A Balanced View on Singleness

JP: Interesting read from Focus on the Family’s Boundless Webzine.

A Balanced View on Singleness


The Desire For Marriage Can Be Too Strong

Many singles are repeatedly asked the dreaded question, “So when are you going to get married?” This can be an embarrassing reminder of a lack of relational success. Worse, it can lead some into thinking their Christian life is somehow on hold, or that they should immediately marry at any cost.

But that raises the question: Can our desire for marriage be too strong? Many say it cannot; after all, marriage is a good thing (Prov. 18:22). The logic seems to be that a God-given desire cannot be too great — you can’t want a good thing too much. To that I reply with David Powlison (in his paraphrase of John Calvin): “The evil in our desires often lies not in what we want but in the fact that we want it too much. Natural affections (for any good thing) become inordinate, ruling cravings.”

What if you’re saying, “Yep, that’s me. That describes my desire for marriage — an inordinate, all-consuming craving”? Then repent that a good desire — a natural, God-given desire — is (at least momentarily) getting the upper hand and becoming all-controlling.

But should you stop pursuing marriage? No. Your desire for marriage is in no way a bad thing — God gave it to you. It should lead you to act in appropriate ways to secure a spouse, even as you pray for contentment in Christ and pursue other appropriate goals (like growth in godliness, a college or graduate degree, freedom from debt, and proficiency in your vocational skills or areas of service).

The Desire For Marriage Can Be Too Weak

OK, so can a single person have too little desire for marriage? I think so. There are some whose comfort in singleness is grounded in spiritual dullness and a general inertia, the desire for merely preserving the status quo and not being particularly bothered. This can be displayed in extended adolescence, or fear of commitment, permanence and responsibility.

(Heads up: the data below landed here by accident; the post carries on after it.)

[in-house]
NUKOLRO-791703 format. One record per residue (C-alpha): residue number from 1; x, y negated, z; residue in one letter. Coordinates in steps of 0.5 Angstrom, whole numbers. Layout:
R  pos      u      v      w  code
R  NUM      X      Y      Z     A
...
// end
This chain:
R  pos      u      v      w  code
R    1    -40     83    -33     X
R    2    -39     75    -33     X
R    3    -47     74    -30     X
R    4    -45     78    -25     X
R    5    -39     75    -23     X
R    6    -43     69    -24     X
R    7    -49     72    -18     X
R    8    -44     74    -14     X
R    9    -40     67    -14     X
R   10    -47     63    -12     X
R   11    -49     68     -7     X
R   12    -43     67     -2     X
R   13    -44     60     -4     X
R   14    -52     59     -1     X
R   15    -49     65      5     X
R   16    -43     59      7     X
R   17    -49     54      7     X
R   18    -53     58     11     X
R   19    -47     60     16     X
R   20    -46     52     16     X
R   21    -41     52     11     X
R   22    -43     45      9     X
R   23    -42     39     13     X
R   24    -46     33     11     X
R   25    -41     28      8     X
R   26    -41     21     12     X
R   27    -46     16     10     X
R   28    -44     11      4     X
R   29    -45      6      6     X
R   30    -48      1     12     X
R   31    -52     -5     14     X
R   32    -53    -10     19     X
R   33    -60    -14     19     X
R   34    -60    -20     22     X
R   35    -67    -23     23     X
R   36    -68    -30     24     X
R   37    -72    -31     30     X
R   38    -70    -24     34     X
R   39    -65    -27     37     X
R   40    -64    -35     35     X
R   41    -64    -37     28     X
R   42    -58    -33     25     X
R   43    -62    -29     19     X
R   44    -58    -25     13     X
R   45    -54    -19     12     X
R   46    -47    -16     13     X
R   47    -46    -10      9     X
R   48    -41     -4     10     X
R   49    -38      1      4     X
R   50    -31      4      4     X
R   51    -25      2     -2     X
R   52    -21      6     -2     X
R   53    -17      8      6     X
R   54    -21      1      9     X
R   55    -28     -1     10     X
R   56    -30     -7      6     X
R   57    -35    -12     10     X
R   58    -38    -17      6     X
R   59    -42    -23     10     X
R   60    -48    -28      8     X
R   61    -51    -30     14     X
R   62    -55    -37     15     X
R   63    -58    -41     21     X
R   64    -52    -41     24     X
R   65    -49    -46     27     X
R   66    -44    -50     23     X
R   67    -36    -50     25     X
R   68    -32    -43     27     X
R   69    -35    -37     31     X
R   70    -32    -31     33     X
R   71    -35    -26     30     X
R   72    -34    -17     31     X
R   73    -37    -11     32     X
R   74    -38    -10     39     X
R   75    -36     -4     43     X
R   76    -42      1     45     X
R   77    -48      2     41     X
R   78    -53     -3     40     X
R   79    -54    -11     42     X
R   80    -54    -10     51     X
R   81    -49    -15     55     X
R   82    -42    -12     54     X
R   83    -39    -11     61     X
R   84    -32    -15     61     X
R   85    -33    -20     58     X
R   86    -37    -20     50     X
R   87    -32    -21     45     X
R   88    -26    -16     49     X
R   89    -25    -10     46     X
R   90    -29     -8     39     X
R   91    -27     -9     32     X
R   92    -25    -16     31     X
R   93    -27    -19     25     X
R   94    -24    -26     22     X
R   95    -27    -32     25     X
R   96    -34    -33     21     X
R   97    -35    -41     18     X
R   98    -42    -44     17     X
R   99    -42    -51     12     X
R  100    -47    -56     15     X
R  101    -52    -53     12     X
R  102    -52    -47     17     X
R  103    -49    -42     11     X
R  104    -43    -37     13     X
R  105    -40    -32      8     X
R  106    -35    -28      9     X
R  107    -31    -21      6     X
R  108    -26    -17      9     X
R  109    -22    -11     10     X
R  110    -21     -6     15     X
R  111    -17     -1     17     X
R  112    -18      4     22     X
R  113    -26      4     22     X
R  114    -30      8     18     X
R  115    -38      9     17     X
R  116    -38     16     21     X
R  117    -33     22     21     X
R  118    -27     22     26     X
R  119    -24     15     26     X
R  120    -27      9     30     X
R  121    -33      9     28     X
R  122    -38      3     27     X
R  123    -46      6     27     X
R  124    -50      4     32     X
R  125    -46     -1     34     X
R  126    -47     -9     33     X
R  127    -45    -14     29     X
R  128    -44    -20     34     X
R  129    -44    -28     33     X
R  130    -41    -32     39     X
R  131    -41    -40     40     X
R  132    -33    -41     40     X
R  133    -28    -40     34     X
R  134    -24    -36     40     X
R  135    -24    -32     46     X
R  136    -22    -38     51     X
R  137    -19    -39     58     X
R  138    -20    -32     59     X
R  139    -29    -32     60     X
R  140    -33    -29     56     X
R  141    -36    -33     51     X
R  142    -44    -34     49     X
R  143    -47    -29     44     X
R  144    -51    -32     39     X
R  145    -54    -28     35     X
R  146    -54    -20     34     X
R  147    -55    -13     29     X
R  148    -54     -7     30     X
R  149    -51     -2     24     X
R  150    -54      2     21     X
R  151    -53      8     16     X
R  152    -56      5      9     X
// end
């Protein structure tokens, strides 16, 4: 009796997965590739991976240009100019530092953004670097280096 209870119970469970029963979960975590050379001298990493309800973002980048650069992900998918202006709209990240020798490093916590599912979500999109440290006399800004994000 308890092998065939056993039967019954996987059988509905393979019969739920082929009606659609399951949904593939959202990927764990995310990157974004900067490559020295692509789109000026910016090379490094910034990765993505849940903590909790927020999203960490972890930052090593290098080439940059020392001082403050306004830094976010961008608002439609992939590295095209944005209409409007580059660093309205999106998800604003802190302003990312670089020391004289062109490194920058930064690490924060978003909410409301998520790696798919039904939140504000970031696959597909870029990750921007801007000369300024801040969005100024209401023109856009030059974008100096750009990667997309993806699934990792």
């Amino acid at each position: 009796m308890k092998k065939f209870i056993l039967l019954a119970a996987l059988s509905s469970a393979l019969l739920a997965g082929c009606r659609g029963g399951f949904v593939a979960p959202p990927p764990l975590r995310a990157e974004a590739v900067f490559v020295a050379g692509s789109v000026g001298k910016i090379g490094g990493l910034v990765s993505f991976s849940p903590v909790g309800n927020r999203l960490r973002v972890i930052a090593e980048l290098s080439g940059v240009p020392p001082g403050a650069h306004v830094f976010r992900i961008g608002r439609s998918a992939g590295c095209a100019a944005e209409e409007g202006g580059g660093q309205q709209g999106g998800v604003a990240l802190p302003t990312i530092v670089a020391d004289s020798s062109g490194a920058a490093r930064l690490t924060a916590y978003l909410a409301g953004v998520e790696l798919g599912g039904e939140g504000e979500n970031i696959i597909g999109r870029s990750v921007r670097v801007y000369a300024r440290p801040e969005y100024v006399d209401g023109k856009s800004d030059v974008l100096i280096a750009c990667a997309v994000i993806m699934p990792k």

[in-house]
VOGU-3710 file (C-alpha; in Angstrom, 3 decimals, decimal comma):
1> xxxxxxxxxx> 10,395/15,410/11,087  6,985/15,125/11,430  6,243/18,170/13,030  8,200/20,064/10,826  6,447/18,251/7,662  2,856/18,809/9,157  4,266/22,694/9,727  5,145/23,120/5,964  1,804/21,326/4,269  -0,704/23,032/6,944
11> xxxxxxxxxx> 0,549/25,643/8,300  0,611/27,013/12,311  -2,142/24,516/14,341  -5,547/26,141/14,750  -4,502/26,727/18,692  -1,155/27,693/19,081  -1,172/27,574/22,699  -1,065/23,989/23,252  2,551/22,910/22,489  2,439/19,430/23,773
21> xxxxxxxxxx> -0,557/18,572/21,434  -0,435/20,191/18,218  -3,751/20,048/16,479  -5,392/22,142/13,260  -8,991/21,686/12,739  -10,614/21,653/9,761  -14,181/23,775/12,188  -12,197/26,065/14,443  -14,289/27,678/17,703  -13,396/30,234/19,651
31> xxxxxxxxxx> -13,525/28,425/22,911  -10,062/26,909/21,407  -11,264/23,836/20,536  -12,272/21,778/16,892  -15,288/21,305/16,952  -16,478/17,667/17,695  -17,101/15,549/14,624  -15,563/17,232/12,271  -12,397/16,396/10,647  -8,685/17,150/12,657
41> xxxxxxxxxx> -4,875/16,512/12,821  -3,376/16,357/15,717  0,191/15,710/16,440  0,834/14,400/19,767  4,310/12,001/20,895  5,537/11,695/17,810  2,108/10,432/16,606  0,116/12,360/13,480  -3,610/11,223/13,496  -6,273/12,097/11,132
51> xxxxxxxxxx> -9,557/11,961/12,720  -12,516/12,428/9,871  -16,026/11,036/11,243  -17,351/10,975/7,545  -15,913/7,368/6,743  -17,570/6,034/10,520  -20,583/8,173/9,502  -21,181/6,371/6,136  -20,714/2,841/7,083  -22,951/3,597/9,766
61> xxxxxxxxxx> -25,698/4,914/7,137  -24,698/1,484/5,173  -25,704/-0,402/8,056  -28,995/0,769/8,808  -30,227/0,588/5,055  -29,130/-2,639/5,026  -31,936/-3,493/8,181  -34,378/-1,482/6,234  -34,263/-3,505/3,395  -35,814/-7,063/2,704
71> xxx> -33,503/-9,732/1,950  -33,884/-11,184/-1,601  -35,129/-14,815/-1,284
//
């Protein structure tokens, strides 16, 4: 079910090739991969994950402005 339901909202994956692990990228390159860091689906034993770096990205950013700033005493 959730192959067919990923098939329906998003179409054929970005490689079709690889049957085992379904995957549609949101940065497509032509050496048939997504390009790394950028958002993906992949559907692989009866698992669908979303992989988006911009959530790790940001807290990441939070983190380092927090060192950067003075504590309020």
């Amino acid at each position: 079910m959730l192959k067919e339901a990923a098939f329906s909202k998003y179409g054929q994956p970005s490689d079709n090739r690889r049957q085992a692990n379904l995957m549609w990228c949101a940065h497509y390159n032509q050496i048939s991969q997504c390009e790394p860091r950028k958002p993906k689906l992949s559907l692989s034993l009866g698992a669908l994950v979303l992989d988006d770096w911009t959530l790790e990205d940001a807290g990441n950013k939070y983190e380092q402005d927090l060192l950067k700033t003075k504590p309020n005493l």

Such folks need a kick in the pants, pure and simple. Their sanctification would best be served by getting married.

But I think it is also possible for otherwise mature, responsible Christians to have too weak a desire for marriage. I think that’s where I was for much of my 20s. For a while I spent up to 15 hours/week in ministry while holding a demanding job. But recurring sexual temptation and a gnawing, deep-seated, visceral awareness that something was missing3 interrupted and detracted from my otherwise positive spiritual devotion.

Since my life was generally fruitful, I was advised to “just serve the Lord, brother” and that “Christ would meet all of my needs.” That fed into my natural inertia and avoidance of major change.

In retrospect, I think my lack of interest in marriage stemmed from an undefined, somewhat unconscious Gnostic idea that wanting sex or intimacy was either bad or (at best) less godly than wanting to serve in the church or give more time to Bible study. Yet sexual temptation and pervasive loneliness were just as “distracting” (1 Cor. 7:9) as what Paul said the married person experiences (1 Cor. 7:33), but with moral hazards to boot.

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